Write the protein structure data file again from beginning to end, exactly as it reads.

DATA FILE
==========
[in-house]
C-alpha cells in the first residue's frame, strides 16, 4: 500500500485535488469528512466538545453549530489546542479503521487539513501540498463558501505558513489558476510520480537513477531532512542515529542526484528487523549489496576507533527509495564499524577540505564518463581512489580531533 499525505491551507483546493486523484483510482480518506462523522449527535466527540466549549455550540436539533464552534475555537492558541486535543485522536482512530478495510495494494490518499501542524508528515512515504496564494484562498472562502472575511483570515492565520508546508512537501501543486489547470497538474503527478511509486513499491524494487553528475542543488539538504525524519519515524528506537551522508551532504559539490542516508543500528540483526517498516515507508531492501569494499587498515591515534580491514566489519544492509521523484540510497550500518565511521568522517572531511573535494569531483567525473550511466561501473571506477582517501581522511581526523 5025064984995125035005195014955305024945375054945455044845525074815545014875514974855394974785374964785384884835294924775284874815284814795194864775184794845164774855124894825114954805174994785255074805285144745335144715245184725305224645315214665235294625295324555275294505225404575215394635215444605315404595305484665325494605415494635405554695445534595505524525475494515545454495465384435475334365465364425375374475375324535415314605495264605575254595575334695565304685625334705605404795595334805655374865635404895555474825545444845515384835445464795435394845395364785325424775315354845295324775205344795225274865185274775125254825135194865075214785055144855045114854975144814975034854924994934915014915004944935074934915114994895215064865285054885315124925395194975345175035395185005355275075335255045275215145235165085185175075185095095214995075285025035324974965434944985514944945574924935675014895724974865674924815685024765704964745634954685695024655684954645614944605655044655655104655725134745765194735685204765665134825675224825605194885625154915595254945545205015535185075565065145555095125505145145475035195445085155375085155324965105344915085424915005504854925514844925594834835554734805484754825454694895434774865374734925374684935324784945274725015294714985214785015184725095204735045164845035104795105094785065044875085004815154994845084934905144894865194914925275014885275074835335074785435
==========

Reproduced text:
[in-house]
C-alpha cells in the first residue's frame, strides 16, 4: 500500500485535488469528512466538545453549530489546542479503521487539513501540498463558501505558513489558476510520480537513477531532512542515529542526484528487523549489496576507533527509495564499524577540505564518463581512489580531533 499525505491551507483546493486523484483510482480518506462523522449527535466527540466549549455550540436539533464552534475555537492558541486535543485522536482512530478495510495494494490518499501542524508528515512515504496564494484562498472562502472575511483570515492565520508546508512537501501543486489547470497538474503527478511509486513499491524494487553528475542543488539538504525524519519515524528506537551522508551532504559539490542516508543500528540483526517498516515507508531492501569494499587498515591515534580491514566489519544492509521523484540510497550500518565511521568522517572531511573535494569531483567525473550511466561501473571506477582517501581522511581526523 5025064984995125035005195014955305024945375054945455044845525074815545014875514974855394974785374964785384884835294924775284874815284814795194864775184794845164774855124894825114954805174994785255074805285144745335144715245184725305224645315214665235294625295324555275294505225404575215394635215444605315404595305484665325494605415494635405554695445534595505524525475494515545454495465384435475334365465364425375374475375324535415314605495264605575254595575334695565304685625334705605404795595334805655374865635404895555474825545444845515384835445464795435394845395364785325424775315354845295324775205344795225274865185274775125254825135194865075214785055144855045114854975144814975034854924994934915014915004944935074934915114994895215064865285054885315124925395194975345175035395185005355275075335255045275215145235165085185175075185095095214995075285025035324974965434944985514944945574924935675014895724974865674924815685024765704964745634954685695024655684954645614944605655044655655104655725134745765194735685204765665134825675224825605194885625154915595254945545205015535185075565065145555095125505145145475035195445085155375085155324965105344915085424915005504854925514844925594834835554734805484754825454694895434774865374734925374684935324784945274725015294714985214785015184725095204735045164845035104795105094785065044875085004815154994845084934905144894865194914925275014885275074835335074785435